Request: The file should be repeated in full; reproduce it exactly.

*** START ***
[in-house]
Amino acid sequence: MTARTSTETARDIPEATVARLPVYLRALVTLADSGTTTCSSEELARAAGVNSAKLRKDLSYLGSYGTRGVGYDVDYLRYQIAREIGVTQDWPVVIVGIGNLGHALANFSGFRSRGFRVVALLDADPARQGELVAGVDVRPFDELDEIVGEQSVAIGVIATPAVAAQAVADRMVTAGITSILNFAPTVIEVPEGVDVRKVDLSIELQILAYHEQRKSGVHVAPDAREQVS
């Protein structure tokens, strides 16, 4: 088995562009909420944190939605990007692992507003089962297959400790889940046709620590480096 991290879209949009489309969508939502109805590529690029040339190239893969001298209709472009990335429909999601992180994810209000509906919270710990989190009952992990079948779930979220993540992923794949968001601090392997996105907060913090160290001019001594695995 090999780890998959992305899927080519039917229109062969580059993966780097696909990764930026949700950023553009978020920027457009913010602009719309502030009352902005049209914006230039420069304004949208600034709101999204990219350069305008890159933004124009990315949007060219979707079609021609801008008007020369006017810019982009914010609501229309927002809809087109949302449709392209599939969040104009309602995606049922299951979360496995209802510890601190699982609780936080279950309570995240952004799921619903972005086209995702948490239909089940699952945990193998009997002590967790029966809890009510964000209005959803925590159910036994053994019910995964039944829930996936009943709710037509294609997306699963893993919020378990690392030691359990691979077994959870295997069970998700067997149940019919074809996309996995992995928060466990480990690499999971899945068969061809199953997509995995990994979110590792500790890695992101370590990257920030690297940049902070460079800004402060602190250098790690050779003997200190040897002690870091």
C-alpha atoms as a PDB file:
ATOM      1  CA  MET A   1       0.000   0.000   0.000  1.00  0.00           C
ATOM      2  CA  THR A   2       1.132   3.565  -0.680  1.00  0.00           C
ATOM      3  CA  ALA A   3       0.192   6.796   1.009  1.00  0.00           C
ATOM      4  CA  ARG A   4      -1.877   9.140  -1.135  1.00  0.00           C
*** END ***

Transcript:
[in-house]
Amino acid sequence: MTARTSTETARDIPEATVARLPVYLRALVTLADSGTTTCSSEELARAAGVNSAKLRKDLSYLGSYGTRGVGYDVDYLRYQIAREIGVTQDWPVVIVGIGNLGHALANFSGFRSRGFRVVALLDADPARQGELVAGVDVRPFDELDEIVGEQSVAIGVIATPAVAAQAVADRMVTAGITSILNFAPTVIEVPEGVDVRKVDLSIELQILAYHEQRKSGVHVAPDAREQVS
């Protein structure tokens, strides 16, 4: 088995562009909420944190939605990007692992507003089962297959400790889940046709620590480096 991290879209949009489309969508939502109805590529690029040339190239893969001298209709472009990335429909999601992180994810209000509906919270710990989190009952992990079948779930979220993540992923794949968001601090392997996105907060913090160290001019001594695995 090999780890998959992305899927080519039917229109062969580059993966780097696909990764930026949700950023553009978020920027457009913010602009719309502030009352902005049209914006230039420069304004949208600034709101999204990219350069305008890159933004124009990315949007060219979707079609021609801008008007020369006017810019982009914010609501229309927002809809087109949302449709392209599939969040104009309602995606049922299951979360496995209802510890601190699982609780936080279950309570995240952004799921619903972005086209995702948490239909089940699952945990193998009997002590967790029966809890009510964000209005959803925590159910036994053994019910995964039944829930996936009943709710037509294609997306699963893993919020378990690392030691359990691979077994959870295997069970998700067997149940019919074809996309996995992995928060466990480990690499999971899945068969061809199953997509995995990994979110590792500790890695992101370590990257920030690297940049902070460079800004402060602190250098790690050779003997200190040897002690870091």
C-alpha atoms as a PDB file:
ATOM      1  CA  MET A   1       0.000   0.000   0.000  1.00  0.00           C
ATOM      2  CA  THR A   2       1.132   3.565  -0.680  1.00  0.00           C
ATOM      3  CA  ALA A   3       0.192   6.796   1.009  1.00  0.00           C
ATOM      4  CA  ARG A   4      -1.877   9.140  -1.135  1.00  0.00           C